Discover more from CITIUS MAG Newsletter
Weekend's Best: Should Gabby Thomas Move Up To The 400m; Joe Kovacs' Dad Strength + Issam Asinga Breaks Noah Lyles Record
Rounding up the best performances in the track and field world from this past weekend.
It took a few days, but I have finally dried off from this weekend’s rain-soaked Penn Relays. Despite the weather conditions, we enjoyed some thrilling races including the Providence women shocking the oddsmakers with a big 4x1500m win, Villanova doing its Penn Relays Villanova thing, and Stanford backing up their NCAA indoor title with a women’s DMR championship.
However, perhaps the most impressive performances of the weekend came from around the globe…
To continue reading the newsletter and all of our year-round track and field and running coverage, subscribe here + tell your friends.
Editor’s Note: CITIUS MAG is currently undergoing a new website re-design that should be finalized in the coming weeks. We’ve been working on this for months with a brand and digital design team. I’m so excited for you all to see it soon. In the meantime, keep your eyes glued to this newsletter as we’ll keep the news coming to your inboxes both before and after the rollout.
Gabby Thomas Goes 49.68 For 400m
Is it time to start considering 200m Olympic bronze medalist Gabby Thomas as a potential medal threat in the 400 meters? The United States has an embarrassment of riches when it comes to talent in the long sprints, but somehow we failed to get anyone in last year’s World Championship final. That seems unlikely to happen again any time soon. Thomas took us by surprise when she clocked a 49.68 personal best (the previous was 51.59 from 2021) at a low-key Texas home meet in Austin. That’s the second-fastest outdoor performance of the year in the event behind Britton Wilson’s 49.51. I wish she ran the event more often! That’s only the third time she’s done it outdoors as a pro.
She played it casual on Twitter when she shared the video and wrote: “I wanted to see where my fitness was before we head into the Diamond League season.” But with the global and U.S. fields the way they are, I wonder if it’s time to consider the 400m as a specialty event later in the year or for 2024.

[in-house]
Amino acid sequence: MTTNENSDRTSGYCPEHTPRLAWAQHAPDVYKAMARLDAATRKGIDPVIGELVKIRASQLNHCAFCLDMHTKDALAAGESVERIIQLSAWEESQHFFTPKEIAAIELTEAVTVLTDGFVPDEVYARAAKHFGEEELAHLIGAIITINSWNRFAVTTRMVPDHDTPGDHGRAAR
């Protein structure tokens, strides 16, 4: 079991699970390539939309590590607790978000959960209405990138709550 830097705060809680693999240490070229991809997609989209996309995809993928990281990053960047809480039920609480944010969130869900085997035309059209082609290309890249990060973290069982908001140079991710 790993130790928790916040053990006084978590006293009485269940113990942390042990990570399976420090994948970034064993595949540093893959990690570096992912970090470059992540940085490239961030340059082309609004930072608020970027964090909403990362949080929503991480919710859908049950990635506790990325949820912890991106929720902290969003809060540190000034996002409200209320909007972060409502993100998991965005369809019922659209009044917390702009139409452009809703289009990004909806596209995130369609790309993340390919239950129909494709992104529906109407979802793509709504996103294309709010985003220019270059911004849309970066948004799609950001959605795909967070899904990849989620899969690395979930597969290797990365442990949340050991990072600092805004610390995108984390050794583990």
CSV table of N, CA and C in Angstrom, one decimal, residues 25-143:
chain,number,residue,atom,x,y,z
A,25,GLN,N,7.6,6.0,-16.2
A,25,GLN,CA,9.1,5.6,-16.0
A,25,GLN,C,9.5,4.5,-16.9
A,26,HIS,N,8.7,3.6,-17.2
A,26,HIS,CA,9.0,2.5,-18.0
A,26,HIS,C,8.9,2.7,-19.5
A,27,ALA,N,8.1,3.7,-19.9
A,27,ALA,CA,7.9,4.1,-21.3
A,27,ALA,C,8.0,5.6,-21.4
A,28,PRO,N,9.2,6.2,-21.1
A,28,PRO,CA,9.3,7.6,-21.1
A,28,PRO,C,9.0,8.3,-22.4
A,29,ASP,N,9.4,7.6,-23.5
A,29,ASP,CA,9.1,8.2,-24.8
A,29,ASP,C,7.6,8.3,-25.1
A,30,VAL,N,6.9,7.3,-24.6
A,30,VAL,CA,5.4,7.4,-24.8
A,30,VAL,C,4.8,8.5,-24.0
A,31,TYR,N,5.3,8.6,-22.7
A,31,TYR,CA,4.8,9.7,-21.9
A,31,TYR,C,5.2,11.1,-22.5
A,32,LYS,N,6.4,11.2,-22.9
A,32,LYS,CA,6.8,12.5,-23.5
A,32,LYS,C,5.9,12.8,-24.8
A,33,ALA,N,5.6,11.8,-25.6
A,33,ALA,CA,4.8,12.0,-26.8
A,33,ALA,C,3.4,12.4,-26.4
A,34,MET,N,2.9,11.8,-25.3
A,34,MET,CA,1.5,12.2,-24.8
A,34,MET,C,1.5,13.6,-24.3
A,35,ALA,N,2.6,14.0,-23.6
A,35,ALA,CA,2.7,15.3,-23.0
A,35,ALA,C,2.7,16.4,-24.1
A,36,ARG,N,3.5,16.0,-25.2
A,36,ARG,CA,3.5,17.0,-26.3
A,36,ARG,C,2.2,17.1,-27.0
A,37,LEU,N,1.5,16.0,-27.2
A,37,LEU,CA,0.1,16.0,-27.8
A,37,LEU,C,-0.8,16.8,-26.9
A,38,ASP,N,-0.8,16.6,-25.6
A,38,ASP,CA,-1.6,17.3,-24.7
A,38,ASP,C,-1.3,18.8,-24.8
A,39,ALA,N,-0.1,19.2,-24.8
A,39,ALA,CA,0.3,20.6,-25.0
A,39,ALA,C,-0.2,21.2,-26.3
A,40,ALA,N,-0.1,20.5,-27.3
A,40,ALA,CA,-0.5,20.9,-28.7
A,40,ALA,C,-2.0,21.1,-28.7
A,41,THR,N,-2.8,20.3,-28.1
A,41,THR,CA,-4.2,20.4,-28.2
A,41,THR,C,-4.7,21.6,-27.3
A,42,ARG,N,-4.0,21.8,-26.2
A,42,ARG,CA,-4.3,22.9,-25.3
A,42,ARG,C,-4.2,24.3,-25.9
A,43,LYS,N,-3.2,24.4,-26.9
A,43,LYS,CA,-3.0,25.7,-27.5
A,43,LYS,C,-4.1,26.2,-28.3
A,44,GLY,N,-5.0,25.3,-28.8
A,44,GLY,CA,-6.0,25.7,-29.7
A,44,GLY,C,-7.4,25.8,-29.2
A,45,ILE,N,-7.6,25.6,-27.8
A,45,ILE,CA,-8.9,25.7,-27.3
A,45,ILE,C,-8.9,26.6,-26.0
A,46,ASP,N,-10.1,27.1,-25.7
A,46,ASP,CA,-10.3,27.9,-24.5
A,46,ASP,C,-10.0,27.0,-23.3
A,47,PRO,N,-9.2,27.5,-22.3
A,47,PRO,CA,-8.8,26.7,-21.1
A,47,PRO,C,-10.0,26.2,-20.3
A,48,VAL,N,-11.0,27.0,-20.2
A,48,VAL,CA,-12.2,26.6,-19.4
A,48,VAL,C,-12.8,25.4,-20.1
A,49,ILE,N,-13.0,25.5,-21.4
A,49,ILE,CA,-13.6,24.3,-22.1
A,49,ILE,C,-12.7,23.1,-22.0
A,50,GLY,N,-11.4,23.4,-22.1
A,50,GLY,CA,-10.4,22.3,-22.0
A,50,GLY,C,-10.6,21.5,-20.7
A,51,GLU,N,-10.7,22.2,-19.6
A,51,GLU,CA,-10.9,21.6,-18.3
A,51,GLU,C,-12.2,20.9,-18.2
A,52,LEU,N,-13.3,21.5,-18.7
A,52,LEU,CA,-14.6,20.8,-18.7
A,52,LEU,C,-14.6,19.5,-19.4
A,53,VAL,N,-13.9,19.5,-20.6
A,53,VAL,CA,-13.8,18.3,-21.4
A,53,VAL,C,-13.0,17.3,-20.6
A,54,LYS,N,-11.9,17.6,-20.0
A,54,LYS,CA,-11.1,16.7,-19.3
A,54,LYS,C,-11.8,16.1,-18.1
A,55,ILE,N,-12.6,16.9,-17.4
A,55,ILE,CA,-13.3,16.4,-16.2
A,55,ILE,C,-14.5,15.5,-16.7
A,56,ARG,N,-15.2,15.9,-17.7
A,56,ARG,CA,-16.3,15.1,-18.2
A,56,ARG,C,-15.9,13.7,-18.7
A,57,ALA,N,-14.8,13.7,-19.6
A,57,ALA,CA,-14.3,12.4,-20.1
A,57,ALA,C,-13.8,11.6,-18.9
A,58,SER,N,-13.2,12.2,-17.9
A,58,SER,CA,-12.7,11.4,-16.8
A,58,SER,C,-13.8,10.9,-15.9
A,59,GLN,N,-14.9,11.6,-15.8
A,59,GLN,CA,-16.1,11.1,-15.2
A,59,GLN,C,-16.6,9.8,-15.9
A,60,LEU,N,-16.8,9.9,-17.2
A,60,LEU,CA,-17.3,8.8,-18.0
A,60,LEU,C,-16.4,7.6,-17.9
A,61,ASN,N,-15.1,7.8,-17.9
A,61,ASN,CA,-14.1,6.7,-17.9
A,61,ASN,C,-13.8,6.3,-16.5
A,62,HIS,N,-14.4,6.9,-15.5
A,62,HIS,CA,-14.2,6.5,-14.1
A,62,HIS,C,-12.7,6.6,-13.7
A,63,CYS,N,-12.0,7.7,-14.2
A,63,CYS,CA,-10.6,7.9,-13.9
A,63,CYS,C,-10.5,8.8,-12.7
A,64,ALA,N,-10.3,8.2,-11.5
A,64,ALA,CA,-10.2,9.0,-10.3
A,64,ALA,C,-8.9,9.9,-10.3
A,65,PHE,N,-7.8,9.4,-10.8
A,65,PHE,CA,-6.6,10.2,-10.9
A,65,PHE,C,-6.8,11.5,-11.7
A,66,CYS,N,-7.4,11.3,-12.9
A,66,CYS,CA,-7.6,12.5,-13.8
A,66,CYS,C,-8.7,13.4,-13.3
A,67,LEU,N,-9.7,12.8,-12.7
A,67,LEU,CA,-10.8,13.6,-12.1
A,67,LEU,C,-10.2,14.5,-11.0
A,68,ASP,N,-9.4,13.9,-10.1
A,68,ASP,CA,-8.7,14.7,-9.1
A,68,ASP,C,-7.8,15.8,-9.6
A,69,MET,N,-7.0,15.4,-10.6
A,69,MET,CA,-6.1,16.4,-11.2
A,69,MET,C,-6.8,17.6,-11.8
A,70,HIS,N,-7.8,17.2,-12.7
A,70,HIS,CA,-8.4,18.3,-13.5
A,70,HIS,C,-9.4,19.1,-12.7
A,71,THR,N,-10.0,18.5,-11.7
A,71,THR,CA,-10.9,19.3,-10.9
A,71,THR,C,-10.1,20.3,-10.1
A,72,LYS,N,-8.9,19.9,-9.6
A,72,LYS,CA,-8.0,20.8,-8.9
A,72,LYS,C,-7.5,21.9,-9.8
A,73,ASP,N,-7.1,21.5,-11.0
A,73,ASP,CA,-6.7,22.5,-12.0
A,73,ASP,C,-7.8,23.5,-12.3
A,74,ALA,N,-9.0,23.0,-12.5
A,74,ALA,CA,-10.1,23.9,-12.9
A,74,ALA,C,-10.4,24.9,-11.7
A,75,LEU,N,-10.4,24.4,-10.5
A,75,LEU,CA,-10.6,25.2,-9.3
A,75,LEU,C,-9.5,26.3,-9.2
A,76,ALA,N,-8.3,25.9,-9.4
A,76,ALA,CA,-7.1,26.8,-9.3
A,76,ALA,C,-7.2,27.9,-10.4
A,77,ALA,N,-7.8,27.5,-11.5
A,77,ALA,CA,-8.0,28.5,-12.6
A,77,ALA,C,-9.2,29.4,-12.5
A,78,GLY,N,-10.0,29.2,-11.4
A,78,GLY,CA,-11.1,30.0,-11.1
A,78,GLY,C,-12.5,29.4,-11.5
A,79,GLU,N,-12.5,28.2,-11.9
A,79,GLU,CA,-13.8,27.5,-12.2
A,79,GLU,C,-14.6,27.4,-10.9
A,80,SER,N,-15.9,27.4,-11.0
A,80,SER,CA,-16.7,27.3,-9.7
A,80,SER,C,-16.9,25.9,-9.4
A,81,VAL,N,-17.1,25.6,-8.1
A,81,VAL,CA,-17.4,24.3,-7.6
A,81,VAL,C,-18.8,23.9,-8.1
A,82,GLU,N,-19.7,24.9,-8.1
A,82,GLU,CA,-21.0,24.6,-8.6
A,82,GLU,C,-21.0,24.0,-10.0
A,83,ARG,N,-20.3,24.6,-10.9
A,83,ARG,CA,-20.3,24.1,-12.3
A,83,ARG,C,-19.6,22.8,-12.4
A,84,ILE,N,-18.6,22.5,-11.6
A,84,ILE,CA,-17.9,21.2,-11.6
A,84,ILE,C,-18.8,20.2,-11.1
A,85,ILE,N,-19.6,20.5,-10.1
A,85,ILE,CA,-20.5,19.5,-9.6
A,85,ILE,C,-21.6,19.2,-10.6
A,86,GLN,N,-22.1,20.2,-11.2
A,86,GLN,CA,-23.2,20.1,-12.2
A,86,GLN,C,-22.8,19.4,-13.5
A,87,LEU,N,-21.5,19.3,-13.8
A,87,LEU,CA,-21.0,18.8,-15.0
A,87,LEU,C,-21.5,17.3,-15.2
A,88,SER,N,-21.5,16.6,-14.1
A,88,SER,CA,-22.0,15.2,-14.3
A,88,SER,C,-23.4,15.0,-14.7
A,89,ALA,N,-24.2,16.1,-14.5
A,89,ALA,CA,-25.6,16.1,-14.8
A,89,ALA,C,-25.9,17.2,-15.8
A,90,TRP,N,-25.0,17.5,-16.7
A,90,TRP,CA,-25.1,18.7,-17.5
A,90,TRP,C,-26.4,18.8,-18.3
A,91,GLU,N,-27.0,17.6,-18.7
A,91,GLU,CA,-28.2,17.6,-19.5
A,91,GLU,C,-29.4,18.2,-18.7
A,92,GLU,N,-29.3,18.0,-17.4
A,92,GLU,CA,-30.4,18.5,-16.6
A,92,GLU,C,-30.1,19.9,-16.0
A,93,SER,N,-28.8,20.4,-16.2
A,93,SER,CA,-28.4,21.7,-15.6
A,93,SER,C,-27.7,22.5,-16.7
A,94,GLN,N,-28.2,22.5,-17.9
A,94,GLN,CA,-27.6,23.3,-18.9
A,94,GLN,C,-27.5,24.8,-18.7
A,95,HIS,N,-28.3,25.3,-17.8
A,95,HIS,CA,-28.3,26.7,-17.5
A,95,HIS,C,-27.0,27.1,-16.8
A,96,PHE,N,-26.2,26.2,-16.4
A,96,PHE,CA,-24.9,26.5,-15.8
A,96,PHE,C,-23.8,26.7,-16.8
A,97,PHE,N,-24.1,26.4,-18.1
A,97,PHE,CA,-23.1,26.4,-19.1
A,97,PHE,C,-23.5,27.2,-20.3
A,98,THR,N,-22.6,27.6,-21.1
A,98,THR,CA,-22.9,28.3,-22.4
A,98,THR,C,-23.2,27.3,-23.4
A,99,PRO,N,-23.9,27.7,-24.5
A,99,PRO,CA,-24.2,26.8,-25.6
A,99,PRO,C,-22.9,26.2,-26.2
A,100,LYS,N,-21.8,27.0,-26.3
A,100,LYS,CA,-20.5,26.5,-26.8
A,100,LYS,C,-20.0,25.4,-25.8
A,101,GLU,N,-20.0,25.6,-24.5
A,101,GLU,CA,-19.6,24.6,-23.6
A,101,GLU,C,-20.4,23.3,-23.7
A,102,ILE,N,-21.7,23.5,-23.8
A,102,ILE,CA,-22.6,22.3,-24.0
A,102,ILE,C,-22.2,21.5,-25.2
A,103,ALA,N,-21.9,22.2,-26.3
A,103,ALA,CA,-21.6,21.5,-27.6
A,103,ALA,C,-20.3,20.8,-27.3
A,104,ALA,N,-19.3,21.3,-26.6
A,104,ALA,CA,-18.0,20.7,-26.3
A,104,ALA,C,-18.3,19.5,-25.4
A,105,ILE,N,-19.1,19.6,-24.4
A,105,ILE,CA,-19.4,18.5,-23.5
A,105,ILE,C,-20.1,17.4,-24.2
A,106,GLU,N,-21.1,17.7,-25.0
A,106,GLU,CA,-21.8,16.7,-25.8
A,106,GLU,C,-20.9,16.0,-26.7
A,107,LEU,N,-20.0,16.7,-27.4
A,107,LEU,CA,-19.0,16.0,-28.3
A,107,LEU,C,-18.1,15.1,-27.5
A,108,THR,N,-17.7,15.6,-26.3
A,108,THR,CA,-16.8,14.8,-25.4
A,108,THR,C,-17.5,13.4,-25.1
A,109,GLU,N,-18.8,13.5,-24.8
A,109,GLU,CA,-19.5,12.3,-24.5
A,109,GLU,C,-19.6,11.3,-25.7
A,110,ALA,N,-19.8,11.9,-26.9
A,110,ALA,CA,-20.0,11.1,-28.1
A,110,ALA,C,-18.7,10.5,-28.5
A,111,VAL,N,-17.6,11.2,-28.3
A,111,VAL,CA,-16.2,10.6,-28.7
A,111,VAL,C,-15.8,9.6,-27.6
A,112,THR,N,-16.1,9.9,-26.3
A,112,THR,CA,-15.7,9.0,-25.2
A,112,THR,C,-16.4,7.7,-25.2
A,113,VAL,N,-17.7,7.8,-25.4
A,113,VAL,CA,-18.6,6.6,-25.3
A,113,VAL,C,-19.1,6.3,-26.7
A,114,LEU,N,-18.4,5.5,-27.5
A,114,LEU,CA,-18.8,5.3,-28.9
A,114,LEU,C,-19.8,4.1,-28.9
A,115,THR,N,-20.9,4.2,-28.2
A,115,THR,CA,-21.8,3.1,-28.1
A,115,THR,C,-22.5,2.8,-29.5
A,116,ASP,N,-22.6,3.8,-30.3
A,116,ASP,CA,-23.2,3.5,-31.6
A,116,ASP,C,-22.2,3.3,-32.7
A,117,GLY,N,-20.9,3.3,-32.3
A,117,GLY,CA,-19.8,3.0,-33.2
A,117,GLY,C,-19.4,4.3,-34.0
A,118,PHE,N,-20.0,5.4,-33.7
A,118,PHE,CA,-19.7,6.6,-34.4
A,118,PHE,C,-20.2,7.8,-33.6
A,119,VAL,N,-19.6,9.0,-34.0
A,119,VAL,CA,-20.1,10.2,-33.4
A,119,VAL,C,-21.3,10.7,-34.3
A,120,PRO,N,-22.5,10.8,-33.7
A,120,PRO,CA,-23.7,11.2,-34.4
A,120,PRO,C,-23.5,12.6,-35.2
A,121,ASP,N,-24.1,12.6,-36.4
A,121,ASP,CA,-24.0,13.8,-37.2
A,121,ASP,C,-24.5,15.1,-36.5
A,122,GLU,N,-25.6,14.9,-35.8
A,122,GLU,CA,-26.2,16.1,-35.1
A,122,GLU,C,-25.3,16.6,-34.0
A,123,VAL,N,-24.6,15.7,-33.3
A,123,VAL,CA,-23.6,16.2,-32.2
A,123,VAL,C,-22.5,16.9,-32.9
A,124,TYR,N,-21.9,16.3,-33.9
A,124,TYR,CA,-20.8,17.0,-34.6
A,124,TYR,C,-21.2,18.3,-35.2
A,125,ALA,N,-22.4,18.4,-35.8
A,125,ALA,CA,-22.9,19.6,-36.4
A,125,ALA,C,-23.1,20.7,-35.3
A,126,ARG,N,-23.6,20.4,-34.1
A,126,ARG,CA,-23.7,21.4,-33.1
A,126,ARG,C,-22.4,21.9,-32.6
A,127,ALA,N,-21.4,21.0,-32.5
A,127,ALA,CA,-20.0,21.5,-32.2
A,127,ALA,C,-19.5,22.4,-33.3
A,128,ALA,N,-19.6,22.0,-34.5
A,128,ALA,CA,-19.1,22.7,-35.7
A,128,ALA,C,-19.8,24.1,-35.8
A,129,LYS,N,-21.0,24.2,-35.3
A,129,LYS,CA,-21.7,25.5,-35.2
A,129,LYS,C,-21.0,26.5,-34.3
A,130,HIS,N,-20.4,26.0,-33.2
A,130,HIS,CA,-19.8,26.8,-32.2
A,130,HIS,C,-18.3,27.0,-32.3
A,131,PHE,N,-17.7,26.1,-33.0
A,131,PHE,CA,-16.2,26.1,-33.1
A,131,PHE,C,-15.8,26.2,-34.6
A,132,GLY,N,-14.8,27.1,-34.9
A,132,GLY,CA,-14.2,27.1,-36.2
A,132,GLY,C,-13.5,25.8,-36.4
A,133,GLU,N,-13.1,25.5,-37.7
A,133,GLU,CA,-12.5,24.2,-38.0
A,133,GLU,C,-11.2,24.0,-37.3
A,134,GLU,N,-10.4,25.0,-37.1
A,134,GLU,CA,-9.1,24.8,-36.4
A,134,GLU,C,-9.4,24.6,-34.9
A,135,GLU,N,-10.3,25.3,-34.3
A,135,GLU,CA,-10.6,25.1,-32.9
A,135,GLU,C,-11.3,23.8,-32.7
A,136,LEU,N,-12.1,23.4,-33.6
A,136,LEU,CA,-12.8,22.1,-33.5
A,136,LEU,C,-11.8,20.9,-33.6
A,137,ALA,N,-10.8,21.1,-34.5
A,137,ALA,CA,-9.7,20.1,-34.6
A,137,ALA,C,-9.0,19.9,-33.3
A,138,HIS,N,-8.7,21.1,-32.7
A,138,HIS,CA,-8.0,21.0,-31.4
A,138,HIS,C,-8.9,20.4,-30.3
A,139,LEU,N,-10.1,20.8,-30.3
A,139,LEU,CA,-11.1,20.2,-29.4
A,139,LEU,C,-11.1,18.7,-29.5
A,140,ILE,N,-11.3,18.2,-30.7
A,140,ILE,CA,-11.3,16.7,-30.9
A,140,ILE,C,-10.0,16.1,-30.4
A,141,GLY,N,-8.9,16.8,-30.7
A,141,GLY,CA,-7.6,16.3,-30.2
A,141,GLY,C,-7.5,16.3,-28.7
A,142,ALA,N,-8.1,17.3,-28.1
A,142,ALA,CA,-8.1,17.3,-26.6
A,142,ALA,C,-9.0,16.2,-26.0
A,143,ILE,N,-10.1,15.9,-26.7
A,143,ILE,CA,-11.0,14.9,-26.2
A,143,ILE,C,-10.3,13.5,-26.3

The 200m in 2023: We were left with a ‘What if’ situation with last year’s World Championships and Thomas because she was coming back from a hamstring injury at the U.S. Championships and didn’t qualify individually. But the 200m competition seems to have leveled up since Tokyo. We had a whole different podium from the Olympics as Shericka Jackson clocked the second-fastest time ever with a 21.45 to win gold, Shelly-Ann Fraser-Pryce took silver and Dina Asher-Smith earned a bronze. Olympic champion Elaine Thompson-Herah finished back in 7th and Olympic silver medalist Christine Mboma was out due to injury. And that’s not counting NCAA stars Favour Ofili, Julien Alfred, and Abby Steiner as they begin to move from the collegiate circuit to the pros. So it’s not just a matter of getting back to 2021 form - she may have to improve even more to return to the podium.
The 400m in 2023: Kyle Merber recently wrote about how wide open the 400m feels right now. World champion Shaunae Miller-Uibo just had a baby so it’s unlikely we see her defend her title. Last year, there were eight other women who broke 50 seconds. Wilson and Thomas were not among them. Thomas’s time would’ve been No. 4 in the world last year and fast enough to win bronze at Worlds. If she can get stronger to handle three rounds of the 400m, she could follow down Allyson Felix’s path of a talented 200m runner successfully taking on the full lap.
Mykolas Alekna Breaks NCAA Discus Record